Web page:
"Leah Jackson - in detention. Then armed Year 9s burst in, shooting. She escapes, just. But the new Lock Down system for keeping intruders out is now locking everyone in. She takes to the ceilings and air vents with another student, Anton, and manages to use her mobile to call out to the world. First: survive the gang - the so-called 'Eternal Knights'. Second: rescue other kids taken hostage, and one urgently needing medical help. Outside, parents gather, the army want intelligence, television cameras roll, psychologists give opinions, sociologists rationalise, doctors advise - and they all want a piece of Leah. Soon her phone battery is running out; the SAS want her to reconnoitre the hostage area ...But she is guarding a terrifying conviction. Her brother, Connor, is at the centre of this horror. Is he with the Eternal Knights or just a pawn? She remembers. All those times Connor reached out for help ...If she'd listened, voiced her fears about him earlier, would things be different now? Should she give up her brother? With only Anton for company, surviving by wits alone, Leah wrestles with the terrible choices..."
I read this book in a day for two reasons. Firstly - it's compelling and well-written. Secondly, the subject-matter is about as horrific as it gets and I didn't want to linger too long.
If you haven't heard about it already, Siege is about a 16 year old girl, Leah Jackson, who's trapped in a school where a group of students are on the rampage with guns. One of them may or may not be her dysfunctional brother, Connor and she's determined to find out what's happened to him. It's a story of survival and of bravery, where every decision can make a difference between living and dying. Leah has to use all her practical wits to keep one step ahead of the gunmen and she does it with breathtaking style, uncovering even darker secrets as she unravels the reason behind the massacre.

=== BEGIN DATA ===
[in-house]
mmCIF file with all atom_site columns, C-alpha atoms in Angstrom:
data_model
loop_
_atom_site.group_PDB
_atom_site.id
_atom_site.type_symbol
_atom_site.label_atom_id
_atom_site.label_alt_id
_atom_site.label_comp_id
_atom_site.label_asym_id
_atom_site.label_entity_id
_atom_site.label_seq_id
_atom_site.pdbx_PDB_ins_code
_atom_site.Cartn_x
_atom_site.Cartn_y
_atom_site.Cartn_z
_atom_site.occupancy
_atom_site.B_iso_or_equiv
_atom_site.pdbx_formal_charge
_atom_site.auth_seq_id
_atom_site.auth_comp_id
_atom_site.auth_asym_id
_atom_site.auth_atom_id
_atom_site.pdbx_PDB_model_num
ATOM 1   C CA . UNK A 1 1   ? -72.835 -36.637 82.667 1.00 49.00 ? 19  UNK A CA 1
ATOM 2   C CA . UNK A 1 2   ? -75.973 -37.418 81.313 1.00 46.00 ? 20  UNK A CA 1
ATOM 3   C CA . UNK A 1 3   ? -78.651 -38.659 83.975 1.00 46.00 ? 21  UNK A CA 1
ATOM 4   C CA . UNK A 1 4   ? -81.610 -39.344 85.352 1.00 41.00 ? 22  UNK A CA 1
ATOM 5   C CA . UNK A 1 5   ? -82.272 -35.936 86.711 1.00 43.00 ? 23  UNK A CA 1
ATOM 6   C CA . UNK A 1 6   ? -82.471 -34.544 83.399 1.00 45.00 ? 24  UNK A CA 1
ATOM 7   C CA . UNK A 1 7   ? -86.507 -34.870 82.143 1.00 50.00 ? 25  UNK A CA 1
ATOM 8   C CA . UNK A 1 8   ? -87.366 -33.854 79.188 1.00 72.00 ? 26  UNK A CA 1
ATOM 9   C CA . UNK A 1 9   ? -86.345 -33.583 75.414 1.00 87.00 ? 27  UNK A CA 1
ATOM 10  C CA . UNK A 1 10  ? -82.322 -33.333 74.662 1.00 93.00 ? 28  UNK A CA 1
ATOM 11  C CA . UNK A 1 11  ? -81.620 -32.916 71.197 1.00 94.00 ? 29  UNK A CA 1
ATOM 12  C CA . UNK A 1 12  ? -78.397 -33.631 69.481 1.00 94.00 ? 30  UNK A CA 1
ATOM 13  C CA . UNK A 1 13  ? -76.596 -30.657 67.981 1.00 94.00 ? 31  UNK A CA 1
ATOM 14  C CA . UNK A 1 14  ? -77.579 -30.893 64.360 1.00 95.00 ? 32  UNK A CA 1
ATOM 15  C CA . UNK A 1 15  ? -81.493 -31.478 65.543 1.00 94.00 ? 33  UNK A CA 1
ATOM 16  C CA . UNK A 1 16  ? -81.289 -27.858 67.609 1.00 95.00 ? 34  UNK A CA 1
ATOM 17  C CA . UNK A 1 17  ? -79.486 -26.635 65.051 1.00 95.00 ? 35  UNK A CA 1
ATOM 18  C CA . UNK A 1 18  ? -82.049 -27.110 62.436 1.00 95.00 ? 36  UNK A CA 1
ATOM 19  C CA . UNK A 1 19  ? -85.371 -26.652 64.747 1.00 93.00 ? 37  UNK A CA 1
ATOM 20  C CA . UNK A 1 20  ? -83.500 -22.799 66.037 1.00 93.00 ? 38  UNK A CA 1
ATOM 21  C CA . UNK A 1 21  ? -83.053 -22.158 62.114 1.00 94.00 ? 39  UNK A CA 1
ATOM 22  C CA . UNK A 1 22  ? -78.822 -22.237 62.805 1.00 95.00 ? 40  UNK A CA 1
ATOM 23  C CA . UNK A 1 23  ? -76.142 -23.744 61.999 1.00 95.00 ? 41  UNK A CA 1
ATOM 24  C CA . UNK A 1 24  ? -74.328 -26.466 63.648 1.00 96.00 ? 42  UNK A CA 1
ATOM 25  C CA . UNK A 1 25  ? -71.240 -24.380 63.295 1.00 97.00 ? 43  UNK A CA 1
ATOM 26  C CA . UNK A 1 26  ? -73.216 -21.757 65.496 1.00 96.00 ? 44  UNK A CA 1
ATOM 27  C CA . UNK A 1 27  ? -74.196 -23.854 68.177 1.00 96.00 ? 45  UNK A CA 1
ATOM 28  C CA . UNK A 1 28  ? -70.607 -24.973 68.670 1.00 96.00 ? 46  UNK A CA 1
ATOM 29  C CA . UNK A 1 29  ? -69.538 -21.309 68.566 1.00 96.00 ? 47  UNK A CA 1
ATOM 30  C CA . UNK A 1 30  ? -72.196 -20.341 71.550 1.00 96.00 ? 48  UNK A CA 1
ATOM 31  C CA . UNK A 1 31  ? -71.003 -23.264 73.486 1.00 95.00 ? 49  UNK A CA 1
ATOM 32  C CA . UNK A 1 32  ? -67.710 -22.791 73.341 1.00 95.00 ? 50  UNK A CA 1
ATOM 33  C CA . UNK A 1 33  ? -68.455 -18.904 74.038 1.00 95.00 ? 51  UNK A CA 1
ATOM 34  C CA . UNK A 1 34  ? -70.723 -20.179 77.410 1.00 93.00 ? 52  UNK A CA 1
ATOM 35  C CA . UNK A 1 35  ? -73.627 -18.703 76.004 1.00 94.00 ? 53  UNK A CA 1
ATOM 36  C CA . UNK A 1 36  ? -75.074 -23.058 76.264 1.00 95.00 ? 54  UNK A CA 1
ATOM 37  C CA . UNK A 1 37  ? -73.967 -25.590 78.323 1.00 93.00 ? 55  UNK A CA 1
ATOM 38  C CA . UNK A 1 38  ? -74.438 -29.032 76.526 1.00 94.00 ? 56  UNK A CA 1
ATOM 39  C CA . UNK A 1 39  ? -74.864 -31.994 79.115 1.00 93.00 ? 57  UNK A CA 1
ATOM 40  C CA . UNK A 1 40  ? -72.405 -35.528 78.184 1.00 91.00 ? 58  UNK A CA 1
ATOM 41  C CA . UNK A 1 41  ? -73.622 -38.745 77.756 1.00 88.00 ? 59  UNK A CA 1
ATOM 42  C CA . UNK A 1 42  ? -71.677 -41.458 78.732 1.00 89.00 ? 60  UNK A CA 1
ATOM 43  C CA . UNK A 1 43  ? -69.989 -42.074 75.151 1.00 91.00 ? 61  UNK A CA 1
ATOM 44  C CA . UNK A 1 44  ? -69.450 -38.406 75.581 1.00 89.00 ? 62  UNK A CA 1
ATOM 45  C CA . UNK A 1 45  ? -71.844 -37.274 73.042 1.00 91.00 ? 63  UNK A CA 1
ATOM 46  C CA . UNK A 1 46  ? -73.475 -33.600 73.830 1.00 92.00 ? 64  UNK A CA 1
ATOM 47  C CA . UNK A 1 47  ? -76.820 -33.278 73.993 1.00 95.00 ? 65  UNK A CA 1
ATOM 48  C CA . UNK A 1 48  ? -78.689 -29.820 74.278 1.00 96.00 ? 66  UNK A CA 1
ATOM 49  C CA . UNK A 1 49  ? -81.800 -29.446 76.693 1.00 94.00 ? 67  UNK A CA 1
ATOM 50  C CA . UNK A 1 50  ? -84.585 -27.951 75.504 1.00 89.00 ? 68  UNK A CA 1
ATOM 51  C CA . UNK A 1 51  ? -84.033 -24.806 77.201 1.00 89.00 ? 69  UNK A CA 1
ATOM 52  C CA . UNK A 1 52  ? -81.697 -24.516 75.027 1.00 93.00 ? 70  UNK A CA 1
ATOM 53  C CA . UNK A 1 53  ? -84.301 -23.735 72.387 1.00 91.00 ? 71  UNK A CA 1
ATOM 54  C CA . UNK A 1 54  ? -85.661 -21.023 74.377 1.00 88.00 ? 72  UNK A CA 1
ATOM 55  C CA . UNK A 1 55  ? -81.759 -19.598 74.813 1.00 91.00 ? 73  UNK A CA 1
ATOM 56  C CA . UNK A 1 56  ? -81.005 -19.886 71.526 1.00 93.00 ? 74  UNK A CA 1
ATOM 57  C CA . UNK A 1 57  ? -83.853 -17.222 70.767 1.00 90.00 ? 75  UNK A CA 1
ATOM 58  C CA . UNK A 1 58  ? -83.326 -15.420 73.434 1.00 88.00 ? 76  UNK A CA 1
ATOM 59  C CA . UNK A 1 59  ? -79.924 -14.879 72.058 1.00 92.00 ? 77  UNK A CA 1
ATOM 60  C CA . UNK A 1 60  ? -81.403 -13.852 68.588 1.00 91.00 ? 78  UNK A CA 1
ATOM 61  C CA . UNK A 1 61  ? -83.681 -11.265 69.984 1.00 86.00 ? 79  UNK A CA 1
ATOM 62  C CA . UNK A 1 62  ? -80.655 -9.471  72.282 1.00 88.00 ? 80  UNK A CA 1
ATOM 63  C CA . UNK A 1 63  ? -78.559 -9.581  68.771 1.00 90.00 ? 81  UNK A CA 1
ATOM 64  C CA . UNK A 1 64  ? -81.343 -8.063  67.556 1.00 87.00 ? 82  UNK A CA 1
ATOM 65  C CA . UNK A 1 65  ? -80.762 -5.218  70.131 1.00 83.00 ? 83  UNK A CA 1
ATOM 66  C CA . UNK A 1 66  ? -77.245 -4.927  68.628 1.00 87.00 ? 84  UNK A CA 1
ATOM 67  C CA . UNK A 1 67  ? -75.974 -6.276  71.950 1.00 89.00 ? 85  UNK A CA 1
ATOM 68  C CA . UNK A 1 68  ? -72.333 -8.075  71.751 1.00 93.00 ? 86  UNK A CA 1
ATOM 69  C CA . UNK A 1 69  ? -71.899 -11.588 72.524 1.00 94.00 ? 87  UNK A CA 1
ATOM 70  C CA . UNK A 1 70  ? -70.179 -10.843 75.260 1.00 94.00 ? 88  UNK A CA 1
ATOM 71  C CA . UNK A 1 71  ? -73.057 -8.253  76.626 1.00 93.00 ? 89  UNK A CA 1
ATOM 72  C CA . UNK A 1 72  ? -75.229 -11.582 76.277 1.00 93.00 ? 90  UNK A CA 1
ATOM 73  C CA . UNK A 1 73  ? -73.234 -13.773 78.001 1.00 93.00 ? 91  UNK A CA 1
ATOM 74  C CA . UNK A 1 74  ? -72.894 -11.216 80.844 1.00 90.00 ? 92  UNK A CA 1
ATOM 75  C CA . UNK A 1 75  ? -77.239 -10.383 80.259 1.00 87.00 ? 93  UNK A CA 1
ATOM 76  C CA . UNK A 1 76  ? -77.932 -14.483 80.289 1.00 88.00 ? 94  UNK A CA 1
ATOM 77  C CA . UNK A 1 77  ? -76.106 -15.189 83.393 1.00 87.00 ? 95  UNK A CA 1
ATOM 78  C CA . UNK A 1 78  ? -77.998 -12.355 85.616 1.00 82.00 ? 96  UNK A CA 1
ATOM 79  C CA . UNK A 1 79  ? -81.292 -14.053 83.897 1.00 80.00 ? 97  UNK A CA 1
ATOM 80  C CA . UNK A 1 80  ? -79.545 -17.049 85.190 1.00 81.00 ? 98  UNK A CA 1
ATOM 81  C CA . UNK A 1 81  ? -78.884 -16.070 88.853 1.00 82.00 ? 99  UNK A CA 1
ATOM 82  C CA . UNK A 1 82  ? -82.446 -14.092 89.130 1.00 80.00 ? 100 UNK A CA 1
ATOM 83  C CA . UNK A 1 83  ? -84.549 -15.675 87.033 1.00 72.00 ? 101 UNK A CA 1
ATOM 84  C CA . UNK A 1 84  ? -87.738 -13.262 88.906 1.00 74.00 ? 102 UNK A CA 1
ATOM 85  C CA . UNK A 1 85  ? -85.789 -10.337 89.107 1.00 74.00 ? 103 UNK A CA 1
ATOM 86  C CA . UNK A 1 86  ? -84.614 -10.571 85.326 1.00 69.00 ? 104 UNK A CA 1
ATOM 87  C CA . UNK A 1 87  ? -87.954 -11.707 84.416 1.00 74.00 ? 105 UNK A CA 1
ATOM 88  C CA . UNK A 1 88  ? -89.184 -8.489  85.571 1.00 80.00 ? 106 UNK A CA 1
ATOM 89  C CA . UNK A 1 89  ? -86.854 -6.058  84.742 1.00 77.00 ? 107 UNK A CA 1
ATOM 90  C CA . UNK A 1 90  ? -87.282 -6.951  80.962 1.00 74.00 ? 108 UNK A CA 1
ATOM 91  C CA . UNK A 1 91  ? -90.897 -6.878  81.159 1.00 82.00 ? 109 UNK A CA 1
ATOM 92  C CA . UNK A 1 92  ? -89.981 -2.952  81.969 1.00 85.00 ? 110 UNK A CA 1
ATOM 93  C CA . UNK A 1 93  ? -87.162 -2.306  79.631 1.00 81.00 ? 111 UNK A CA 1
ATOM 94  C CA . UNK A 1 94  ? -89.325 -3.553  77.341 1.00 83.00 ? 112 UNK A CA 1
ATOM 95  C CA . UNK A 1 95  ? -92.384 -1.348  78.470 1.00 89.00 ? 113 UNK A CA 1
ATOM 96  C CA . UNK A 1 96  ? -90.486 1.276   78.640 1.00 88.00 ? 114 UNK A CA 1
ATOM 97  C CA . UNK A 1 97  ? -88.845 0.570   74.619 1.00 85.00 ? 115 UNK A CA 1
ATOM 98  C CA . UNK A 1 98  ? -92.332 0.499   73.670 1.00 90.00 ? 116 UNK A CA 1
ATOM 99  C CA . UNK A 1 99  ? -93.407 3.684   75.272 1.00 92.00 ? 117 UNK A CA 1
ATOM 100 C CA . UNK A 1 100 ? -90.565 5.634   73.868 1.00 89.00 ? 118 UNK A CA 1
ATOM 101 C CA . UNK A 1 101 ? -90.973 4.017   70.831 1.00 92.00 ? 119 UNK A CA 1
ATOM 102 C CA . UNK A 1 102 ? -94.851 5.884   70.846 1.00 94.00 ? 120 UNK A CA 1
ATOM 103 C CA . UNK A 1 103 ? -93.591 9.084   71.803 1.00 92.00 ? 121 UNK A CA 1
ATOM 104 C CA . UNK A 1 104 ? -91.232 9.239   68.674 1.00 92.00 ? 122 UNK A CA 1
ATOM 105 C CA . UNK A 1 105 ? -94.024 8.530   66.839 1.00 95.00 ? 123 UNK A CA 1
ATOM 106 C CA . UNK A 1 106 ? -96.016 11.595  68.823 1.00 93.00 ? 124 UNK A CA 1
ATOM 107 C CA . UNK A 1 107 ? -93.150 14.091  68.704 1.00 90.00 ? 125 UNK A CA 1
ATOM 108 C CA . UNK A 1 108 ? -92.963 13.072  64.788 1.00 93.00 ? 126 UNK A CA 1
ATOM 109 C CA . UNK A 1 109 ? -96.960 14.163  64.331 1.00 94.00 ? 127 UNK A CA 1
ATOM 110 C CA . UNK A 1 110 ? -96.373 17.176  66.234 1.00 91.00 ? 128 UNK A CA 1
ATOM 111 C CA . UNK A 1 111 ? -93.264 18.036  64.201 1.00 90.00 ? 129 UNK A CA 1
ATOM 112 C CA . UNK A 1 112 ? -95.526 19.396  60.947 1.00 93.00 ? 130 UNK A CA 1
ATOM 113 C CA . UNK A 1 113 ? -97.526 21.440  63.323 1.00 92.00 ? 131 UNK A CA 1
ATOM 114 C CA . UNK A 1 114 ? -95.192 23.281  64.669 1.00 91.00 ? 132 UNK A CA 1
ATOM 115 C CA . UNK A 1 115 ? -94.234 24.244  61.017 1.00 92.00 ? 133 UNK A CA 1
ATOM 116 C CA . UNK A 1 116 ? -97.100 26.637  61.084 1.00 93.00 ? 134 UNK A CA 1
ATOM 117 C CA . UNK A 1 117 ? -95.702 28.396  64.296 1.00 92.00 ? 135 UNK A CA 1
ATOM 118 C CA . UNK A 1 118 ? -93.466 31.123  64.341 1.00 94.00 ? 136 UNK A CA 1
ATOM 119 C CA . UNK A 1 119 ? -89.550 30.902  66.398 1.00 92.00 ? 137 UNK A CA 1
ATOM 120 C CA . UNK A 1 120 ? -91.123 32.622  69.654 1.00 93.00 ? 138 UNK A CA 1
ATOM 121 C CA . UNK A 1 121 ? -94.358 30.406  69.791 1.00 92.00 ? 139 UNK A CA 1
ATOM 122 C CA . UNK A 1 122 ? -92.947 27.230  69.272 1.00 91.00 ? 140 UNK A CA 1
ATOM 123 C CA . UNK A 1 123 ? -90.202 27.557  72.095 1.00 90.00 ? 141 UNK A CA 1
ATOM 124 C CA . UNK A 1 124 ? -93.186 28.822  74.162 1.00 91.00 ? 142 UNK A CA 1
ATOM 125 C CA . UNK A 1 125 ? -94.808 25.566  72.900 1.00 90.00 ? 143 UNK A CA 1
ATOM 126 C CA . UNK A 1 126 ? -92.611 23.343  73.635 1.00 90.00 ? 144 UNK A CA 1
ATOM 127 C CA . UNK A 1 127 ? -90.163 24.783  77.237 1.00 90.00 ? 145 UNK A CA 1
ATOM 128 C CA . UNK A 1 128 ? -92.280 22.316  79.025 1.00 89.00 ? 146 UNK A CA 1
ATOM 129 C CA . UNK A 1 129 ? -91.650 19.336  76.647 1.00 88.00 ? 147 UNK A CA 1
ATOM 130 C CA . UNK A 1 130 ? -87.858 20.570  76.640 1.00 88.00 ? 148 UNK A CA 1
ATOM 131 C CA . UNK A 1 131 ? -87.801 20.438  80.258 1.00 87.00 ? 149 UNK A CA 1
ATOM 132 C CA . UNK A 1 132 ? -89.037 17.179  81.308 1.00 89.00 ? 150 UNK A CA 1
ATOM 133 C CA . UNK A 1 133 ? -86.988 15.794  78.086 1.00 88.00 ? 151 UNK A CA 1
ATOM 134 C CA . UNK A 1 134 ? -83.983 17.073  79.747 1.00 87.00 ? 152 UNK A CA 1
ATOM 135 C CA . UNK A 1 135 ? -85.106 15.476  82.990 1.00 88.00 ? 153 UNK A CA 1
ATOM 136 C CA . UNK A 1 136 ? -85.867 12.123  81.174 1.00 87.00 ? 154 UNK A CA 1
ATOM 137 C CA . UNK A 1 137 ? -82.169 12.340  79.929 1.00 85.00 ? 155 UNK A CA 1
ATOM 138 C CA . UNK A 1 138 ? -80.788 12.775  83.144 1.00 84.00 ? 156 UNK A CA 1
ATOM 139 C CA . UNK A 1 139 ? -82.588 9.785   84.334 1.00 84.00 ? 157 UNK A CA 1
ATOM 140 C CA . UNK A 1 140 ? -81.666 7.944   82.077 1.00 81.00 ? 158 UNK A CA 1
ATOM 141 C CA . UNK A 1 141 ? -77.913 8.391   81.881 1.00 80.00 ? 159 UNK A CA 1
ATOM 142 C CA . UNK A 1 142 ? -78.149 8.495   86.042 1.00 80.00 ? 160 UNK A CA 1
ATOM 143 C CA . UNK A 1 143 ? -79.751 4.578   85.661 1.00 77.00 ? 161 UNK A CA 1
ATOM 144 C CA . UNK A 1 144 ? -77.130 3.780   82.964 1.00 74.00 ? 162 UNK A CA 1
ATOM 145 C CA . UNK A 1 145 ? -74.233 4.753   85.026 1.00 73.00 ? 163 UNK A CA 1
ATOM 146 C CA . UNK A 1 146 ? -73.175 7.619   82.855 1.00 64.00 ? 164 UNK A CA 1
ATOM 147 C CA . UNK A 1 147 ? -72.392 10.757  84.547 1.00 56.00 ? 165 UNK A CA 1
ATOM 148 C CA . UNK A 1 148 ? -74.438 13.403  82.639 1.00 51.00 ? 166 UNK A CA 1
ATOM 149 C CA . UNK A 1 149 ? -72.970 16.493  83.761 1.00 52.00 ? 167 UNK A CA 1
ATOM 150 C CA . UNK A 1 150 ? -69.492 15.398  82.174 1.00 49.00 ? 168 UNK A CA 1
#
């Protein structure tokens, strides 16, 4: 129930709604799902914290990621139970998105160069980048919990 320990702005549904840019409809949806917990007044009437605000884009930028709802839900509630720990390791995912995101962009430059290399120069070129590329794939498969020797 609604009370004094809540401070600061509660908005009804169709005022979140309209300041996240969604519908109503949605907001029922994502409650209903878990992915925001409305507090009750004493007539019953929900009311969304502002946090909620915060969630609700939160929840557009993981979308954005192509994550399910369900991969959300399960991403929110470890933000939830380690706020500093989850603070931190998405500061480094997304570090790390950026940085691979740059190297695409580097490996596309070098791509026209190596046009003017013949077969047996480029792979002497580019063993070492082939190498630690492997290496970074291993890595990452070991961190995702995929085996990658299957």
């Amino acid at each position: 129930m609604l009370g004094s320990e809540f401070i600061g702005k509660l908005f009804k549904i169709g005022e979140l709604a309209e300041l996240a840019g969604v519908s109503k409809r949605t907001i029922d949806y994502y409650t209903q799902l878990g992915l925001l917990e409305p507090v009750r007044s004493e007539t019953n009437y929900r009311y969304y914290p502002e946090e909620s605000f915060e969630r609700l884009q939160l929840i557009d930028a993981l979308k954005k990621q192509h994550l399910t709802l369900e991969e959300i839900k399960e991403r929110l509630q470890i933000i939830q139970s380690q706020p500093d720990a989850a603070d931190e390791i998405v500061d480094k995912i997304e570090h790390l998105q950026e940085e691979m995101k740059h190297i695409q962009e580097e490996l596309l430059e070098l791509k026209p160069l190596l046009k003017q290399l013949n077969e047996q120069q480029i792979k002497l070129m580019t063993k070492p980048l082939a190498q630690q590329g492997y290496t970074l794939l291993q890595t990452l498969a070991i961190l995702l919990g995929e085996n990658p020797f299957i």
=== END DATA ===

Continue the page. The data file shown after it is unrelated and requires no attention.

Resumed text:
As you can imagine, the pace is pretty relentless throughout and there's lots of violence, especially at the beginning of the book, but there are quieter moments too. And these are the moments that make Siege meaningful as small drops of hope appear in the most terrible of situations. Leah is a compassionate heroine - willing to help others even when her own safety is at stake. She's also intelligent, making connections that others can't see. Her voice dominates the entire novel, constantly questionning and calculating. Some may find her stream of consciousness difficult to follow, but once you accept her thought-processes, it's as if you're right there with her. It's this sense of immediacy that makes the novel such a painful and exciting read.
Although Siege definitely isn't for everyone, older readers may want to give this one a try. Yes, it's challenging and gory, but it's also moving and hopeful. An important book that will keep you thinking long after you've turned the last page.
Review by Mel.
Siege by Sarah Mussi
- Publisher: Hodder Children's Books (7 Mar 2013)
- ISBN-10: 1444914847
- ISBN-13: 978-1444914849